(ii) Domain of R = {1, 2, 3, 4, 6}

(iii) Range of R = {1, 2, 3, 4, 6}

Question 6:

Determine the domain and range of the relation R defined by

R = {(x, x + 5): x ∈ {0, 1, 2, 3, 4, 5}}.

Given, R = {(x, x + 5): x ∈ {0, 1, 2, 3, 4, 5}}

So, R = {(0, 5), (1, 6), (2, 7), (3, 8), (4, 9), (5, 10)}

Now, Domain of R = {0, 1, 2, 3, 4, 5}

and Range of R = {5, 6, 7, 8, 9, 10}

Question 7:

Write the relation R = {(x, x3): x is a prime number less than 10} in roster form.

Given, R = {(x, x3): x is a prime number less than 10}

The prime numbers less than 10 are 2, 3, 5, and 7.

So, R = {(2, 8), (3, 27), (5, 125), (7, 343)}

Question 8:

Let A = {x, y, z} and B = {1, 2}. Find the number of relations from A to B.

It is given that A = {x, y, z} and B = {1, 2}.

Now, A * B = {(x, 1), (x, 2), (y, 1), (y, 2), (z, 1), (z, 2)}

Since n(A * B) = 6, the number of subsets of A * B is 26.

Therefore, the number of relations from A to B is 26.

Question 9:

Let R be the relation on Z defined by R = {(a, b): a, b ∈ Z, a – b is an integer}. Find the domain and range of R.

R = {(a, b): a, b ∈ Z, a – b is an integer}

It is known that the difference between any two integers is always an integer.

So, Domain of R = Z

and Range of R = Z

Exercise 2.3

Question 1:

1. Which of the following relations are functions? Give reasons. If it is a function, determine its domain and range.

(i) {(2, 1), (5, 1), (8, 1), (11, 1), (14, 1), (17, 1)}

(ii) {(2, 1), (4, 2), (6, 3), (8, 4), (10, 5), (12, 6), (14, 7)}

(iii) {(1, 3), (1, 5), (2, 5)}.

(i) {(2, 1), (5, 1), (8, 1), (11, 1), (14, 1), (17, 1)}

Since 2, 5, 8, 11, 14, and 17 are the elements of the domain of the given relation having their

unique images, this relation is a function.

Here, domain = {2, 5, 8, 11, 14, 17} and range = {1}

(ii) {(2, 1), (4, 2), (6, 3), (8, 4), (10, 5), (12, 6), (14, 7)}

Since 2, 4, 6, 8, 10, 12, and 14 are the elements of the domain of the given relation having

their unique images, this relation is a function.

Here, domain = {2, 4, 6, 8, 10, 12, 14} and range = {1, 2, 3, 4, 5, 6, 7}

(iii) {(1, 3), (1, 5), (2, 5)}

Since the same first element i.e., 1 corresponds to two different images i.e., 3 and 5, this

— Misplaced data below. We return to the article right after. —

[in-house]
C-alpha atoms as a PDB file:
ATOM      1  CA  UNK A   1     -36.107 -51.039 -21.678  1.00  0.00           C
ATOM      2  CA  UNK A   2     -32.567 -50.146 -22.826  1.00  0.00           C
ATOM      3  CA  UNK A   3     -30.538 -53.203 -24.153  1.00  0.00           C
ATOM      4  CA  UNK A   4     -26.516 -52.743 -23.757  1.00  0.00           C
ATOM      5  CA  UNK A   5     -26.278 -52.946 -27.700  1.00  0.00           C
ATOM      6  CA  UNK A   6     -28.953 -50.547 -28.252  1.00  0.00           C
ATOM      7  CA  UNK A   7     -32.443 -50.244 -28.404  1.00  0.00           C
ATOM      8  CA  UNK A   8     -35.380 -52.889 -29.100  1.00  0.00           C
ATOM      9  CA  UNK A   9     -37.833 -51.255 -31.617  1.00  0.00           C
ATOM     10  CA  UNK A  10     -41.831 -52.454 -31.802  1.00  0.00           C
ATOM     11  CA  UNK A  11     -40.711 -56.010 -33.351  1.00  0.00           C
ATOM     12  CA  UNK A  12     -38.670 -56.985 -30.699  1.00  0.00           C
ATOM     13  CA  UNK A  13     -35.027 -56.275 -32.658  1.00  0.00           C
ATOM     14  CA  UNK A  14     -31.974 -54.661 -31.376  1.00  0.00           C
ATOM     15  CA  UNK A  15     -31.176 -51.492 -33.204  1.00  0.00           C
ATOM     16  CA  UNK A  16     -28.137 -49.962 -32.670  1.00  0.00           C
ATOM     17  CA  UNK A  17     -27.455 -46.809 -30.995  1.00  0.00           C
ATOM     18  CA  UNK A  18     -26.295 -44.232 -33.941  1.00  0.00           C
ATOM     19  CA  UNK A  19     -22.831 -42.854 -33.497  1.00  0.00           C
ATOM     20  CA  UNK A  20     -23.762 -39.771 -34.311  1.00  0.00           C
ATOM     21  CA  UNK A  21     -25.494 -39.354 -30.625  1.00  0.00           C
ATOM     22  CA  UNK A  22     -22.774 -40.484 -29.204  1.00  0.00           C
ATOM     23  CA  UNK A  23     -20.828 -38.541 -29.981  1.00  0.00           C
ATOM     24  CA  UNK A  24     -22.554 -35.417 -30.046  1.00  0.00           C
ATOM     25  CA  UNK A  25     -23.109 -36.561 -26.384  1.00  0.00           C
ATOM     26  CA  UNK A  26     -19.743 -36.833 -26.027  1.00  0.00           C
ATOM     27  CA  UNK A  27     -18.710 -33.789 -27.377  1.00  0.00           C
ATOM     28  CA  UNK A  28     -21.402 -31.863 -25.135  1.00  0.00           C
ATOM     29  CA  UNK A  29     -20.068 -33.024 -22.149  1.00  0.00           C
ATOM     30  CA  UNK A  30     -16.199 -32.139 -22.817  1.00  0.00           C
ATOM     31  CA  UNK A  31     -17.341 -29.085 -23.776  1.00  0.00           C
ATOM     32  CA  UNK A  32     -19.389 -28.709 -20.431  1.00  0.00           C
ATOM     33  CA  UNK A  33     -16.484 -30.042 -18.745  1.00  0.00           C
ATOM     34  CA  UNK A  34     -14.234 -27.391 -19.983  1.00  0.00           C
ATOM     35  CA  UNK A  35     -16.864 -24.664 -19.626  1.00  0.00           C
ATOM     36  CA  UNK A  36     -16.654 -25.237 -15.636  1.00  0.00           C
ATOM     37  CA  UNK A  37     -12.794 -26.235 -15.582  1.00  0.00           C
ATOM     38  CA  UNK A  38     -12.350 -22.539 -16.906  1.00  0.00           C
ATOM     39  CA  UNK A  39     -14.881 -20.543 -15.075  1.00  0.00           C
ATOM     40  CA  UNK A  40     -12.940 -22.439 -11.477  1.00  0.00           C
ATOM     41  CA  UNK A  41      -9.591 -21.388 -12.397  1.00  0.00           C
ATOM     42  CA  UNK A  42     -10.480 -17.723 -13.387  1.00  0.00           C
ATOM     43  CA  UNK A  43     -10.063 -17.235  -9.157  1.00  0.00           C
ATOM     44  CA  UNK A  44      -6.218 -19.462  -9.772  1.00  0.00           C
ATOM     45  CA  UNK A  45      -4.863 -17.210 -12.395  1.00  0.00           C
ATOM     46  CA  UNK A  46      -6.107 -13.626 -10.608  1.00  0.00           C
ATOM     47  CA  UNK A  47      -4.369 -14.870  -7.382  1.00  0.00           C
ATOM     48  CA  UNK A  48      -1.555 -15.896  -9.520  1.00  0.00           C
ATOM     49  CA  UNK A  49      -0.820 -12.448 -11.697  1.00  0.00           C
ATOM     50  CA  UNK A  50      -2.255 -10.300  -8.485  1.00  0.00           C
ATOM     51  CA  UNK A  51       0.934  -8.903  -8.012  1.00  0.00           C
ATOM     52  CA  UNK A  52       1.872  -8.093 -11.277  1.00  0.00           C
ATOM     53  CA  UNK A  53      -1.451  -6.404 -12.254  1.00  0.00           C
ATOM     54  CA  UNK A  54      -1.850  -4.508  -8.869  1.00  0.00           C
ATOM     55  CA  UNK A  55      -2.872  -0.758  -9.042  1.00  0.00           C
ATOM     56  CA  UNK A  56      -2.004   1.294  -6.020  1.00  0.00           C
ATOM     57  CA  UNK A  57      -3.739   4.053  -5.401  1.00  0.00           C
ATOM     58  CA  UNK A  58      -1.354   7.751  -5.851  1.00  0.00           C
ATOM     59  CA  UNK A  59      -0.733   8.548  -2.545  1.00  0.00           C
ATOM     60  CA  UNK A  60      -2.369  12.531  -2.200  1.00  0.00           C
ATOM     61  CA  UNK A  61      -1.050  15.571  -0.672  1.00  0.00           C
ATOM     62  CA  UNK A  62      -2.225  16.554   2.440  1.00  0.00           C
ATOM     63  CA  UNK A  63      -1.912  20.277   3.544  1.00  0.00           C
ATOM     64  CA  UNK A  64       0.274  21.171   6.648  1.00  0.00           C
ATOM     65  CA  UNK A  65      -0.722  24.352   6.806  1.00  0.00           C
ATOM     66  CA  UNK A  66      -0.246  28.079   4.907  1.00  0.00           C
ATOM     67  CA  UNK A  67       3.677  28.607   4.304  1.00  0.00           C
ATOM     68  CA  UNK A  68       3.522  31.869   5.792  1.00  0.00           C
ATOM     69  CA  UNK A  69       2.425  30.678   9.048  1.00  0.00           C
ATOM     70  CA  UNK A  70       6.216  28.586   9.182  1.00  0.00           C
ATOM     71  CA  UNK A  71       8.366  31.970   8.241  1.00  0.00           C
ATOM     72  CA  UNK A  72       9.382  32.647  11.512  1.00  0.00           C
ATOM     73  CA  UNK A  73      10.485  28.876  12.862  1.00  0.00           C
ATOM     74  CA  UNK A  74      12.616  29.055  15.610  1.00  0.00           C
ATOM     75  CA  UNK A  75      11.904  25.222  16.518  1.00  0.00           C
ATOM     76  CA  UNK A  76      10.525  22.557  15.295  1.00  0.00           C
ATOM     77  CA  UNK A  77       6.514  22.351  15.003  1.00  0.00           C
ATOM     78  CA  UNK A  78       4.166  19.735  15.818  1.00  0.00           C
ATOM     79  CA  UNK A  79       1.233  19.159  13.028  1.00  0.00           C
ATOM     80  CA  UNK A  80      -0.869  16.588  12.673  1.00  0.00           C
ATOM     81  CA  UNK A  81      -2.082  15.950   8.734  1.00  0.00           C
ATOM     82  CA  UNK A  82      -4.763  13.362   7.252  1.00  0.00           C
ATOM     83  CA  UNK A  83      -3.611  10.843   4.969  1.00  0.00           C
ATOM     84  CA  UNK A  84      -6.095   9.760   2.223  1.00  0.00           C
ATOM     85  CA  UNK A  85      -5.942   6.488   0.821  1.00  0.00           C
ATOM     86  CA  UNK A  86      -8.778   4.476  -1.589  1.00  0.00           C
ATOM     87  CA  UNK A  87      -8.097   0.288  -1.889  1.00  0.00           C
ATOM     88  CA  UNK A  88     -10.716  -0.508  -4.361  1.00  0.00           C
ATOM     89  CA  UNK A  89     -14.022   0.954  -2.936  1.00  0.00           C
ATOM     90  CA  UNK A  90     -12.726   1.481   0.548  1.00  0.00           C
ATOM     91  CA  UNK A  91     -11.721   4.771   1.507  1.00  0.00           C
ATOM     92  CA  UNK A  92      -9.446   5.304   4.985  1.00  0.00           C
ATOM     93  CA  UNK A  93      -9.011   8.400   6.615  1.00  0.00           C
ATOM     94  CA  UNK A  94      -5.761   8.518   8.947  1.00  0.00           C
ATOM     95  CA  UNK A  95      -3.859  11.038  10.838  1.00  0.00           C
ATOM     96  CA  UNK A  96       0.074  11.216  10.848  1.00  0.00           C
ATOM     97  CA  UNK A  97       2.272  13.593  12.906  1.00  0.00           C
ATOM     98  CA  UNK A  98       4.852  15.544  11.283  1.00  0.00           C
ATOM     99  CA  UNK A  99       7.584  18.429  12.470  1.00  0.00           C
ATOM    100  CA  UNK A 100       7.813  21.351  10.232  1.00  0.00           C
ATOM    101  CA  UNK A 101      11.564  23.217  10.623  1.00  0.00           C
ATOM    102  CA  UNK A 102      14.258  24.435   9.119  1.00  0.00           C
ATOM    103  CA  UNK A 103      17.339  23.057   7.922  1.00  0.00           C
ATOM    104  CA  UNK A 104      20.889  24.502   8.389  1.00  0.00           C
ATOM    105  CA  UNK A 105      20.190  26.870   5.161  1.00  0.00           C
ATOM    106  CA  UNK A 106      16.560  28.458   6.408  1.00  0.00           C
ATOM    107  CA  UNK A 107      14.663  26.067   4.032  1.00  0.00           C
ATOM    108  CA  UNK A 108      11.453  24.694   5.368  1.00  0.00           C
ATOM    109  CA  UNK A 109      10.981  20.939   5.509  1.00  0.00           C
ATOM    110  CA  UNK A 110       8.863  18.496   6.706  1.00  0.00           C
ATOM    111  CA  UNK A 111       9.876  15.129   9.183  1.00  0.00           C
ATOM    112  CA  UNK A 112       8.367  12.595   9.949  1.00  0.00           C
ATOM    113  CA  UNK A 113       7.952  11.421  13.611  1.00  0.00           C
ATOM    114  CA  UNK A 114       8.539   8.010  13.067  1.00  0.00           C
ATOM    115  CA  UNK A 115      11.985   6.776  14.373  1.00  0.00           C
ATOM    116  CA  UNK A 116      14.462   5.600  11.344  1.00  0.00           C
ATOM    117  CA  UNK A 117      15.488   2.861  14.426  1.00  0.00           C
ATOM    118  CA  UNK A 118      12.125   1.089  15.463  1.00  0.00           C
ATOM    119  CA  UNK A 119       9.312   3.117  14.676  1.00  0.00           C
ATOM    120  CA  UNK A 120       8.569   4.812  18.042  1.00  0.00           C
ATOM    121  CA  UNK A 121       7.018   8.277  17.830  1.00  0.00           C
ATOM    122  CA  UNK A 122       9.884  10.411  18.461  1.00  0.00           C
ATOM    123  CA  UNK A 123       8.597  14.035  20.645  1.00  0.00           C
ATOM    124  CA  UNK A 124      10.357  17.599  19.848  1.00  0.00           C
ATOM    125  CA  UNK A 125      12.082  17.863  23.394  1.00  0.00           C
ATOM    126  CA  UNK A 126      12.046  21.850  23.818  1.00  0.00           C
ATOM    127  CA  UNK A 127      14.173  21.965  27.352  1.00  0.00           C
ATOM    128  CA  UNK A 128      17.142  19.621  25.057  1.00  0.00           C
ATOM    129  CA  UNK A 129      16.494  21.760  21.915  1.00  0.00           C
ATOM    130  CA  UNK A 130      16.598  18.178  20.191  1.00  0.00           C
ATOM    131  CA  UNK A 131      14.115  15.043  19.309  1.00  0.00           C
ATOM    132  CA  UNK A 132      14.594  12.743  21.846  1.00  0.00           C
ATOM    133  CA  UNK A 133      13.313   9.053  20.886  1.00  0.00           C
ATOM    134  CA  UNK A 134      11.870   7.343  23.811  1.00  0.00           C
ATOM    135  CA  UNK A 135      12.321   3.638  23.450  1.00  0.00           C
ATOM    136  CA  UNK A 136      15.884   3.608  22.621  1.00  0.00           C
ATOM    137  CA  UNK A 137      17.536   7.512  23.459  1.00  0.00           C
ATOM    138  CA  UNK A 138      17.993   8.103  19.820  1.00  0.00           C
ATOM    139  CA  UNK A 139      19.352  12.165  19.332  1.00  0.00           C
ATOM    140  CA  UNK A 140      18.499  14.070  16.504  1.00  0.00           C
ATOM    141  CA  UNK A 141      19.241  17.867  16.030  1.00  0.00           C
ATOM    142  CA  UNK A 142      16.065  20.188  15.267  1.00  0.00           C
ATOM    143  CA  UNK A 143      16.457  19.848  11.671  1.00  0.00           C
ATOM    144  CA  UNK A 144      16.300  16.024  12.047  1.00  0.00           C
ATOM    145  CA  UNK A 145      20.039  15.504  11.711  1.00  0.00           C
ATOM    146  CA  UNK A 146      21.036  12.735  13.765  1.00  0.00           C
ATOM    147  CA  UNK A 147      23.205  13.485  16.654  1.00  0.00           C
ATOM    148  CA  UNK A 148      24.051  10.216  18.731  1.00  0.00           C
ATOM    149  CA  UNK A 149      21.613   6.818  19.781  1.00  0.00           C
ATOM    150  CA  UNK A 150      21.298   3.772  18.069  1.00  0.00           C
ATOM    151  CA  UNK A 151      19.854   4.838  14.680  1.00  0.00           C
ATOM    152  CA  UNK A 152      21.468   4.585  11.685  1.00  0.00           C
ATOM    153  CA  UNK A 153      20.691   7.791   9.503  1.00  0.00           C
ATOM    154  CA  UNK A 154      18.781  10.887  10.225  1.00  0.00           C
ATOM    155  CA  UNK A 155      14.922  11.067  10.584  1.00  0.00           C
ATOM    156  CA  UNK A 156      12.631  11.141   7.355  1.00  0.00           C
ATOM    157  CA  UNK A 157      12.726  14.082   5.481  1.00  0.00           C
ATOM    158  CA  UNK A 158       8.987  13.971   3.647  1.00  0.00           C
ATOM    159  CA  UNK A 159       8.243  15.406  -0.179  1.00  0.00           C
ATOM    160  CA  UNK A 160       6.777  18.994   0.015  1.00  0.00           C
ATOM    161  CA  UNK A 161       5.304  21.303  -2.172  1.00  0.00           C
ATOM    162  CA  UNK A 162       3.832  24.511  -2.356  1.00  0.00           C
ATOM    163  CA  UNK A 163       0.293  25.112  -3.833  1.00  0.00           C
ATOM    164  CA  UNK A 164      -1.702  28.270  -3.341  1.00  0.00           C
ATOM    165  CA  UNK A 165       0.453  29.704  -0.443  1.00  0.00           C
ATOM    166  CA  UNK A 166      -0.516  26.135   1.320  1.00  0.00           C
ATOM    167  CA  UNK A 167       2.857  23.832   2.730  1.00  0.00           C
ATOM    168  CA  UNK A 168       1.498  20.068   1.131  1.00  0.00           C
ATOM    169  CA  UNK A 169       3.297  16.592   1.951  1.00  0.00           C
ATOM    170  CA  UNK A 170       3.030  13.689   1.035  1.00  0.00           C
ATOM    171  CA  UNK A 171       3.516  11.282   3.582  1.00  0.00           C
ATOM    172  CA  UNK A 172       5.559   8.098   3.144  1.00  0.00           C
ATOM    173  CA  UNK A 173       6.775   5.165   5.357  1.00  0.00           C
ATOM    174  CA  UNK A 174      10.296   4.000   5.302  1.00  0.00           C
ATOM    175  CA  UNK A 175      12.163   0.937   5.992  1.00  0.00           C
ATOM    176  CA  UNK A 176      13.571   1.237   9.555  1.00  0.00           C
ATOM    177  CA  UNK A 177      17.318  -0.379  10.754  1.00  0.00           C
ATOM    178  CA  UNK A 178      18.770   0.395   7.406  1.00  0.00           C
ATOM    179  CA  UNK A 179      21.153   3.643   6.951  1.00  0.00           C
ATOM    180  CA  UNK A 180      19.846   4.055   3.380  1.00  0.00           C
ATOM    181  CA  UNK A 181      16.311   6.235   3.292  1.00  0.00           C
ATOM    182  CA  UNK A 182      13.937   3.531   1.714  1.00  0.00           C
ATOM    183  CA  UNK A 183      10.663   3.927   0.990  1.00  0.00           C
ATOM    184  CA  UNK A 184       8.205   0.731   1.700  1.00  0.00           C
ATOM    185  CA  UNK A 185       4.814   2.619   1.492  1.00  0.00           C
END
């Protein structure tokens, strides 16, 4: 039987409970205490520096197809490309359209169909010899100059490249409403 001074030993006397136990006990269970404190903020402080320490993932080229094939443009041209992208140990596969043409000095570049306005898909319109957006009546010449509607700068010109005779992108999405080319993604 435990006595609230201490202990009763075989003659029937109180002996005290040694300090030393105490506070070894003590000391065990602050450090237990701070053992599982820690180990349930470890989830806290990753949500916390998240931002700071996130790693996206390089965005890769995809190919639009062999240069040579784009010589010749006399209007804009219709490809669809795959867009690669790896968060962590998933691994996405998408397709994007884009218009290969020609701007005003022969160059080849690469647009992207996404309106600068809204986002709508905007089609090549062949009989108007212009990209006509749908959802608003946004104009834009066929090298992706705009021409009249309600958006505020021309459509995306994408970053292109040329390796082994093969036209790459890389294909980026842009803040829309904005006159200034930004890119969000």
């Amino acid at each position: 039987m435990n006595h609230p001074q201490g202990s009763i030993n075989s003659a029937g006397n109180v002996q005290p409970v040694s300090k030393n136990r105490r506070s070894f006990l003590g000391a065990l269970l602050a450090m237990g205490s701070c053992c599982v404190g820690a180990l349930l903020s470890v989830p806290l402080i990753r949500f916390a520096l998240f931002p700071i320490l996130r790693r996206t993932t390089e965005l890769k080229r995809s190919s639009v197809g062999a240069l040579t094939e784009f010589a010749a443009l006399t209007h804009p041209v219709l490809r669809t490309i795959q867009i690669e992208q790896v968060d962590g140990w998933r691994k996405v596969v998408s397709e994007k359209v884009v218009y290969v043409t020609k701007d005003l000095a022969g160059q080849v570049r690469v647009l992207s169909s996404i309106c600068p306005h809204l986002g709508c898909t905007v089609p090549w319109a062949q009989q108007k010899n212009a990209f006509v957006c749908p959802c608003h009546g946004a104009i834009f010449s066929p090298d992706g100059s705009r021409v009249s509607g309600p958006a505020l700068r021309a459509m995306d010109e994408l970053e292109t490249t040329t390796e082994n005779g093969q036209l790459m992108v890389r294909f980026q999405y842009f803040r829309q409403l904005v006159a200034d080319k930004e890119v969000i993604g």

relation is not a function.

Question 2:

Find the domain and range of the following real functions:

(i) f(x) = -|x|                  (ii) f(x) = √(9 – x2)

(i) f(x) = –|x|, x ∈ R

We know that |x| =    x, if x ≥ 0

−x, if x < 0

So, f(x) = -|x| =    −x, if x ≥ 0

x, if x < 0

Since f(x) is defined for x ∈ R, the domain of f is R.

It can be observed that the range of f(x) = –|x| is all real numbers except positive real

numbers.

So, the range of f is (−∞, 0].

(ii) f(x) = √(9 − x2)

Since √(9 − x2) is defined for all real numbers that are greater than or equal to –3 and less than

or equal to 3, the domain of f(x) is {x : –3 ≤ x ≤ 3} or [–3, 3].

For any value of x such that –3 ≤ x ≤ 3, the value of f(x) will lie between 0 and 3.

So, the range of f(x) is {x: 0 ≤ x ≤ 3} or [0, 3].

Question 3:

A function f is defined by f(x) = 2x –5. Write down the values of

(i) f(0)                                            (ii) f(7)                                          (iii) f(-3).

The given function is f(x) = 2x – 5

Therefore,

(i) f(0) = 2 * 0 – 5 = 0 – 5 = –5

(ii) f(7) = 2 * 7 – 5 = 14 – 5 = 9

(iii) f(-3) = 2 * (-3) – 5 = – 6 – 5 = –11

Question 4:

The function ‘t’ which maps temperature in degree Celsius into temperature in degree Fahrenheit is defined by t(C) = 9C/5 + 32. Find

(i) t(0)                   (ii) t(28)                (iii) t(–10)                  (iv) The value of C, when t(C) = 212.

The given function is f(C) = 9C/5 + 32